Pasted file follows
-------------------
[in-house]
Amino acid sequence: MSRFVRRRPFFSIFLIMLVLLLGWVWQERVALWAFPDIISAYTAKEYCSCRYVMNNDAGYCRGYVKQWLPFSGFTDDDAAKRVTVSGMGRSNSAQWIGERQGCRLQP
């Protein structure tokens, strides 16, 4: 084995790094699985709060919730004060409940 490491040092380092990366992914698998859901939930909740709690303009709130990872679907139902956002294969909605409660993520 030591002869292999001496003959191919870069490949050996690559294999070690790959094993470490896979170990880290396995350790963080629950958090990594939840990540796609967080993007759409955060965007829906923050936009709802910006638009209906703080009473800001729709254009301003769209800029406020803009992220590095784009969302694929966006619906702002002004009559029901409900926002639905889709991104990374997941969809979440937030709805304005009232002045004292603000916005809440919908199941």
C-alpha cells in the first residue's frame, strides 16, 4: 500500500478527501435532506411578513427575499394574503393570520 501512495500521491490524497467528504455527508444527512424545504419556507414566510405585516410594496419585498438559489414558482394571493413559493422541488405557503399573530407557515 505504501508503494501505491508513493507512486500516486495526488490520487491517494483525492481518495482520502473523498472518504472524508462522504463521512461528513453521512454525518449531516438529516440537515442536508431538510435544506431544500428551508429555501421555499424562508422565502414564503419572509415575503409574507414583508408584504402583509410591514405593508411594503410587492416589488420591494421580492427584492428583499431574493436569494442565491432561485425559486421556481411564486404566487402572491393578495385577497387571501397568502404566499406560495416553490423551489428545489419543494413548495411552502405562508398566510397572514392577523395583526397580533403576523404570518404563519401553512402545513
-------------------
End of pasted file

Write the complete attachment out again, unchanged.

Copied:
[in-house]
Amino acid sequence: MSRFVRRRPFFSIFLIMLVLLLGWVWQERVALWAFPDIISAYTAKEYCSCRYVMNNDAGYCRGYVKQWLPFSGFTDDDAAKRVTVSGMGRSNSAQWIGERQGCRLQP
């Protein structure tokens, strides 16, 4: 084995790094699985709060919730004060409940 490491040092380092990366992914698998859901939930909740709690303009709130990872679907139902956002294969909605409660993520 030591002869292999001496003959191919870069490949050996690559294999070690790959094993470490896979170990880290396995350790963080629950958090990594939840990540796609967080993007759409955060965007829906923050936009709802910006638009209906703080009473800001729709254009301003769209800029406020803009992220590095784009969302694929966006619906702002002004009559029901409900926002639905889709991104990374997941969809979440937030709805304005009232002045004292603000916005809440919908199941």
C-alpha cells in the first residue's frame, strides 16, 4: 500500500478527501435532506411578513427575499394574503393570520 501512495500521491490524497467528504455527508444527512424545504419556507414566510405585516410594496419585498438559489414558482394571493413559493422541488405557503399573530407557515 505504501508503494501505491508513493507512486500516486495526488490520487491517494483525492481518495482520502473523498472518504472524508462522504463521512461528513453521512454525518449531516438529516440537515442536508431538510435544506431544500428551508429555501421555499424562508422565502414564503419572509415575503409574507414583508408584504402583509410591514405593508411594503410587492416589488420591494421580492427584492428583499431574493436569494442565491432561485425559486421556481411564486404566487402572491393578495385577497387571501397568502404566499406560495416553490423551489428545489419543494413548495411552502405562508398566510397572514392577523395583526397580533403576523404570518404563519401553512402545513